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Old Pasadena Walking Tour

April 27 @ 10:00 am - 12:00 pm PDT


Come explore Old Pasadena! We’ll be walking the city’s urban landscape starting at Memorial Park, stopping at several notable landmarks along the way, and ending at the semi-annual Jackalope Indie Artisan Fair in Central Park.

Founded 150 years ago in 1874, Old Pasadena has a rich architectural history, and has implemented various urban improvement strategies at each era of its development. We’ll discuss both the successes and the challenges of these different planning approaches, and take a closer look at several historic buildings that have undergone or are undergoing extensive seismic retrofits and accessibility upgrades.

1. Participants and presenters will explore the built environment of Old Pasadena, including its rich architectural history and several historic buildings that have undergone or are undergoing extensive seismic retrofits and accessibility upgrades.

2. Presenters will identify the key architectural, landscape, and urban design features that make Old Pasadena unique and tied to each era of development and refinement throughout the last 150 years.

3. Presenters and participants will discuss both the successes and the challenges of different urban settings, and various planning approaches, spanning from the walkable area between Memorial Park and Central Park.

4. At the end of the tour, participants will be able to review and compare the history and urban landscape of Old Pasadena against the urban fabric of the larger Los Angeles area.

  • Meet at Levitt Pavilion in Memorial Park
  • And wear comfortable walking shoes!

Parking & Transit:

AIA|LA encourages everyone to walk, bike, or ride METRO.

Street or structured parking is available near Memorial Park.



Chair of the AIA|LA Urban Design Committee:

Jonathan Rieke, AIA – Project Leader, West of West & Chair, AIA|LA Urban Design Committee

Jonathan is a Project Leader at West of West, with experience ranging from residential interiors to large-scale ground-up development projects. He is a registered architect in California, Michigan, and Ohio and has previously worked as a designer for several award-winning firms including The Los Angeles Design Group, Bjarke Ingels Group, and Morphosis Architects. Jonathan has held academic positions at the University of Southern California, The Ohio State University, and Kent State University where he was the Schidlowski Emerging Faculty Fellow. Jonathan received his Master of Architecture from Harvard University’s Graduate School of Design, where he was awarded the James Templeton Kelley Prize for best graduate thesis, and his Bachelor of Science in Architecture from The Ohio State University.




Vice-Chair of the AIA|LA Urban Design Committee:

Kelly Nicholas, AIA, LEED AP BD+C – Associate, ZGF ARCHITECTS LLP

Kelly is a licensed architect practicing at ZGF Architects in Downtown Los Angeles. A graduate of Rice University, she has over 15 years of experience in the design and construction industry, working on a variety of project types while practicing at firms in Singapore, Texas, New York, and California. Having spent most of her adult life living in downtowns of major cities, her passion for urban density, adaptive reuse, public transit, and walkability makes her an enthusiastic advocate of the Urban Design Committee and its initiatives.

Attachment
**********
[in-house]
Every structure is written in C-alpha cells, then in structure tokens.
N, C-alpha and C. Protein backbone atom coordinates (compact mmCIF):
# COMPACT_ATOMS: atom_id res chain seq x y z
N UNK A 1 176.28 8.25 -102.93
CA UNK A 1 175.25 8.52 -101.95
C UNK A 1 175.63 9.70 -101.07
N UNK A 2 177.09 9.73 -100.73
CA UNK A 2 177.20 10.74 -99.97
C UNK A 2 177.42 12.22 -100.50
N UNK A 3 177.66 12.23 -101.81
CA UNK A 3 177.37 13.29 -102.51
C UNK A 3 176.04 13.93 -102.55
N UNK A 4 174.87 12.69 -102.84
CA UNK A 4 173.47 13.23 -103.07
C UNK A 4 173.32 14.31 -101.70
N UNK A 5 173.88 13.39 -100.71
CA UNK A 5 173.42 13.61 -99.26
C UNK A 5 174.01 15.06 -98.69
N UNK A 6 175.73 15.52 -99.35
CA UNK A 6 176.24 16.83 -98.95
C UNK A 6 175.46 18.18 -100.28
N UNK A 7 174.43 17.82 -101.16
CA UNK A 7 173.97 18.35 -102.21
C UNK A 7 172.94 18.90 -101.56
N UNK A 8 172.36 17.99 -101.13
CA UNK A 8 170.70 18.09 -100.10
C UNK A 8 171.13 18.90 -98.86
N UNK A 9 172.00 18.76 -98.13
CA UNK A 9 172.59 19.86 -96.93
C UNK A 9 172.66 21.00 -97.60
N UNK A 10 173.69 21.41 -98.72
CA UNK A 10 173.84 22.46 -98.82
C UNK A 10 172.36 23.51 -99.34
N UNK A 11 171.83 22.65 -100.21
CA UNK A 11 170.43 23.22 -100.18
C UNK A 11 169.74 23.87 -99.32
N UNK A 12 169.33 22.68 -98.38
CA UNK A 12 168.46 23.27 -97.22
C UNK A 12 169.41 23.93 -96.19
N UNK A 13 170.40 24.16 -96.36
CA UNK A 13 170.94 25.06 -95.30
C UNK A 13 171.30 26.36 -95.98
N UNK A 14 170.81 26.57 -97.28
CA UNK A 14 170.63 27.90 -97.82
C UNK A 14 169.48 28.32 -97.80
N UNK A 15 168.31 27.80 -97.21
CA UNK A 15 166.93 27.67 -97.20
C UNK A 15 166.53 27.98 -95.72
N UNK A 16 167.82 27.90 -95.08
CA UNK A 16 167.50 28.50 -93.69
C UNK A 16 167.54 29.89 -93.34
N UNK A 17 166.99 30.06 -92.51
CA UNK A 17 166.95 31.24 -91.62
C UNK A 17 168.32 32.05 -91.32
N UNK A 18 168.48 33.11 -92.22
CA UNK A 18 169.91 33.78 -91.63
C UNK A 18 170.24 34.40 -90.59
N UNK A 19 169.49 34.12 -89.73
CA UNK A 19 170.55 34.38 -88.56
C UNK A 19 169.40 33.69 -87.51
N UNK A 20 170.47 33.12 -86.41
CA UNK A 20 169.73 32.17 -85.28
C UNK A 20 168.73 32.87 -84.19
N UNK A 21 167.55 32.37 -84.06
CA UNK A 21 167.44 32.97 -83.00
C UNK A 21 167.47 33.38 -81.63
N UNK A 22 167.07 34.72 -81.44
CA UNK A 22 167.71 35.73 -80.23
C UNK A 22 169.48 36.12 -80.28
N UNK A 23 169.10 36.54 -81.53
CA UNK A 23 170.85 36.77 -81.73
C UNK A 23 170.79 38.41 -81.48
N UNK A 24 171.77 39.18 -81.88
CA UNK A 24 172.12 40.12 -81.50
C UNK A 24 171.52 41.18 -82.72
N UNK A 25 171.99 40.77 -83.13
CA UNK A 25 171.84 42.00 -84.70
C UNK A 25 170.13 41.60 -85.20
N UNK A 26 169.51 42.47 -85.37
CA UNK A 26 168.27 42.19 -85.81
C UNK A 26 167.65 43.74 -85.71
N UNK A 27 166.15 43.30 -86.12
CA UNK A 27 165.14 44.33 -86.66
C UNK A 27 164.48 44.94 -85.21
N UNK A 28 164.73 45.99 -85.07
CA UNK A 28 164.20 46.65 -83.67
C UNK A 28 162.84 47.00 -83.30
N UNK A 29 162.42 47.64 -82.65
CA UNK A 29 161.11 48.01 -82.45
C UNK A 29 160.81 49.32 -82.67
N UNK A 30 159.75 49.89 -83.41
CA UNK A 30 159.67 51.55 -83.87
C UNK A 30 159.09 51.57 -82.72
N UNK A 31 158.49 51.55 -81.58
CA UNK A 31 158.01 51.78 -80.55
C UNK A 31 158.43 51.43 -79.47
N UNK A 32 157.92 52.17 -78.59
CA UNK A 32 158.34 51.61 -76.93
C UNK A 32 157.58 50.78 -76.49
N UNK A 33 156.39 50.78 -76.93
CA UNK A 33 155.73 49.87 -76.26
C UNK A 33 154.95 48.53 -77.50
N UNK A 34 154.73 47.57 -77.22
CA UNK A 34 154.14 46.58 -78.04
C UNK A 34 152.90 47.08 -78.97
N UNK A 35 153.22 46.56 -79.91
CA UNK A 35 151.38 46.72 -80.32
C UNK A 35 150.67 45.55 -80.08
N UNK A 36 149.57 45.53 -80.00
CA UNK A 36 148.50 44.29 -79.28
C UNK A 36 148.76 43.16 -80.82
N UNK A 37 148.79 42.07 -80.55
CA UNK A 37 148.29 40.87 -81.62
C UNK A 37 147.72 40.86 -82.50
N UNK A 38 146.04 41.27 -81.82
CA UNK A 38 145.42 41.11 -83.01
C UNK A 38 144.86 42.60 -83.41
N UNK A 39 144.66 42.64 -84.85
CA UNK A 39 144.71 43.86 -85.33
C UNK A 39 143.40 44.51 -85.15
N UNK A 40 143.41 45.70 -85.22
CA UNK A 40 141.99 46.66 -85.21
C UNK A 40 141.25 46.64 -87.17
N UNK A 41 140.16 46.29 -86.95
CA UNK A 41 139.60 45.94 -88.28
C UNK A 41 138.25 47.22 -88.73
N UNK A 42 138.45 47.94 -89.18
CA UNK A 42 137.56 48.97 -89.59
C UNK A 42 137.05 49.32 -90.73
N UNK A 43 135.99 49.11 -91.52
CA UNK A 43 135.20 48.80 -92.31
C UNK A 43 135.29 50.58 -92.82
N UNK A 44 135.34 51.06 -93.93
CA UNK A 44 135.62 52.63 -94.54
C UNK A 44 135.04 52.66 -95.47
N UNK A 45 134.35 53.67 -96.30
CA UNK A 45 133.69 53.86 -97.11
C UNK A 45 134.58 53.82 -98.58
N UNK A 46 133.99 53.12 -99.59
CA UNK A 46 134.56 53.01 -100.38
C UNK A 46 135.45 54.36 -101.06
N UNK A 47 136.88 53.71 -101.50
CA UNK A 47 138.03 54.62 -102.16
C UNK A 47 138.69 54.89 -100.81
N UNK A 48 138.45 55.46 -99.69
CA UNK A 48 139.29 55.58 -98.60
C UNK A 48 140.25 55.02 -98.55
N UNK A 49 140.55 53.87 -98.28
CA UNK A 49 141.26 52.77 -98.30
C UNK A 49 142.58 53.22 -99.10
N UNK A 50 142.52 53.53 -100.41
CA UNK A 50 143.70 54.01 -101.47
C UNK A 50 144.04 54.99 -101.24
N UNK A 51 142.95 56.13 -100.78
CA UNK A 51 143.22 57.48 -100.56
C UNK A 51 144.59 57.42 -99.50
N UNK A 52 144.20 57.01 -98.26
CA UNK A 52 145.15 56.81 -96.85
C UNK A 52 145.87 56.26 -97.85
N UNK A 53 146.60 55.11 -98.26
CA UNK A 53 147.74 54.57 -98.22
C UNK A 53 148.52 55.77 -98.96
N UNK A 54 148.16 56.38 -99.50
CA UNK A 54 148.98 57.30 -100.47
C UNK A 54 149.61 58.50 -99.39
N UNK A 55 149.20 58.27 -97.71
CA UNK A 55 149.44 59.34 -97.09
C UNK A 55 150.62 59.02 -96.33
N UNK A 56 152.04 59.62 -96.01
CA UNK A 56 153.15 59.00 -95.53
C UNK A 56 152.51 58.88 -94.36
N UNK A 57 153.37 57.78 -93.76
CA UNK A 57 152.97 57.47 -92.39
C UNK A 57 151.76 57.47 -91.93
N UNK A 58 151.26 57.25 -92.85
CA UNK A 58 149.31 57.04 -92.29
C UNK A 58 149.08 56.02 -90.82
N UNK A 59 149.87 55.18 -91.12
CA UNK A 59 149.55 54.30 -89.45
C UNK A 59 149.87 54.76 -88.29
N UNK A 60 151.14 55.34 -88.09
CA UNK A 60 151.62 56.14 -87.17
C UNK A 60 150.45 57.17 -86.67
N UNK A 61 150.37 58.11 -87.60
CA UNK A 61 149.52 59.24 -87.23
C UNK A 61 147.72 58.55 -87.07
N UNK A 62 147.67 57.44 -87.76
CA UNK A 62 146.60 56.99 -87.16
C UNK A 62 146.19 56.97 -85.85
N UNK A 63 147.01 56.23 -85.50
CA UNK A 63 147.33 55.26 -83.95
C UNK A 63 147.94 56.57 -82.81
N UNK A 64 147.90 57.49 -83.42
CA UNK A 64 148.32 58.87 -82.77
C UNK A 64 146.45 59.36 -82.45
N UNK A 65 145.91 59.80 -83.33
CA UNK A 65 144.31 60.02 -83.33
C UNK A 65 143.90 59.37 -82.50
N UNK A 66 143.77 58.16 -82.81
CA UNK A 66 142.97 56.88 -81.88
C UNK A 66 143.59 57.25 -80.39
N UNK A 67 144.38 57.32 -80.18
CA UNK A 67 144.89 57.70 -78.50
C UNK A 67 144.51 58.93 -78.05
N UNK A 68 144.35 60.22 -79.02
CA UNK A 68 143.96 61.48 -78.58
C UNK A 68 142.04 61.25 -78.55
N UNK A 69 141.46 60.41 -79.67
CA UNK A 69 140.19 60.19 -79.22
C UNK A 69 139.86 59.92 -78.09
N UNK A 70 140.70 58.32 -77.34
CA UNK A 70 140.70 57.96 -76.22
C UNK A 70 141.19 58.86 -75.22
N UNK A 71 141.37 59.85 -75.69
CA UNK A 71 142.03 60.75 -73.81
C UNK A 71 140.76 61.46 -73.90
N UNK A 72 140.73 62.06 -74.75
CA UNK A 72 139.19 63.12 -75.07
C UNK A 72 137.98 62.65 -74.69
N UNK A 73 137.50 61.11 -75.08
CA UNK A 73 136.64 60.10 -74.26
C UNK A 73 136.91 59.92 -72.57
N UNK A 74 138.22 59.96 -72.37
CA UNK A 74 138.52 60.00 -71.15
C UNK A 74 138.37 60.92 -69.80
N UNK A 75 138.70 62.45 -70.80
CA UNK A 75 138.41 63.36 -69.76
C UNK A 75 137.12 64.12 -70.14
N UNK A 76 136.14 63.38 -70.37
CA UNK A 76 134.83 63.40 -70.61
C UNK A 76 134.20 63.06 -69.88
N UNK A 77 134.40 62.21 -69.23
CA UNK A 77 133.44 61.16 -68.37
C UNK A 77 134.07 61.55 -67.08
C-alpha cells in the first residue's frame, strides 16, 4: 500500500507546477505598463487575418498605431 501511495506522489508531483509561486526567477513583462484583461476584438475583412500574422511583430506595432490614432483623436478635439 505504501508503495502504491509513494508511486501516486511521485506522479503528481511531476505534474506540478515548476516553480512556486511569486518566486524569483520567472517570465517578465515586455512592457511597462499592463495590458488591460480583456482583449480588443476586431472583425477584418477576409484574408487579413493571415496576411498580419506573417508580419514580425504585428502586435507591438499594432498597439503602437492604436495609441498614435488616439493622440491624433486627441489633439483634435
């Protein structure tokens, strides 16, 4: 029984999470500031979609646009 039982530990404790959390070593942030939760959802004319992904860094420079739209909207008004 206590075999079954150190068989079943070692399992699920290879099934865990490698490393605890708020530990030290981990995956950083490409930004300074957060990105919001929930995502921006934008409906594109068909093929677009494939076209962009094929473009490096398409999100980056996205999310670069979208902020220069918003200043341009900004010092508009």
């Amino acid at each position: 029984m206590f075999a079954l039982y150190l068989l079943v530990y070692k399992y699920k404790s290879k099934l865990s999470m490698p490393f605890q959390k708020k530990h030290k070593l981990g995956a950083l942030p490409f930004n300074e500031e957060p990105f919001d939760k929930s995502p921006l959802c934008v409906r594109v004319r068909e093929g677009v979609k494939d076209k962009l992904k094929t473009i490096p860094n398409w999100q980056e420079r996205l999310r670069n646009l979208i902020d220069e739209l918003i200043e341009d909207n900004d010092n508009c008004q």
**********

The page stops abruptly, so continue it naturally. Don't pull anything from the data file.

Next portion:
The AIA|LA Urban Design Committee Mission Statement

Does anyone care about urban space today? Whatever happened to visionary urban design? Where is the model for Los Angeles? Is there a model for Los Angeles? Isn’t it the architect’s job to design the city? Can we envision and support non-commercialized collective spaces? Can we be radically optimistic about the future without seeming naive? Doesn’t the term “Urban Design” sound banal, academic, and indeterminate? Why is that? Can we change that? Is there political viability for large-scale ambitious planning initiatives? How can infrastructural investment alter and improve the way the city functions? What is the new mayor going to do about homelessness and how can we, as architects, help? Not to say anything about the policy, regulations, and red tape that govern land use, planning, and development, but if we had to say something about it where would we even start? What about the history of redlining, discriminatory lending practices, and segregation that has produced our present urban patterns? Can architects help foster an agenda of spatial equity in the city? Can small-scale interventions be more effective than large-scale propositions in making a more liveable city? How can return on investment be measured, other than in dollars and cents? Mass Timber sounds great, but what’s the story behind the sustainability argument? How can we develop the city more sustainably? Remember all that fuss about the LA River, what’s going on there? Same question, but about the Olympics? How much impact can an individual building have in the life of a city? What are the best practices for designing housing today? How can architects best respond to the current State of Emergency? Can we, as a profession, be more proactive in proposing solutions that we want to see implemented?

The Urban Design Committee believes that we can, and should. Our mission for 2023 is about asking questions, fostering discussions, proposing solutions, and illustrating visions for the future of Los Angeles.


April 27
10:00 am - 12:00 pm PDT
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Levitt Pavilion Pasadena
85 E Holly St
Pasadena, CA 91103 United States
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AIA|LA Urban Design Committee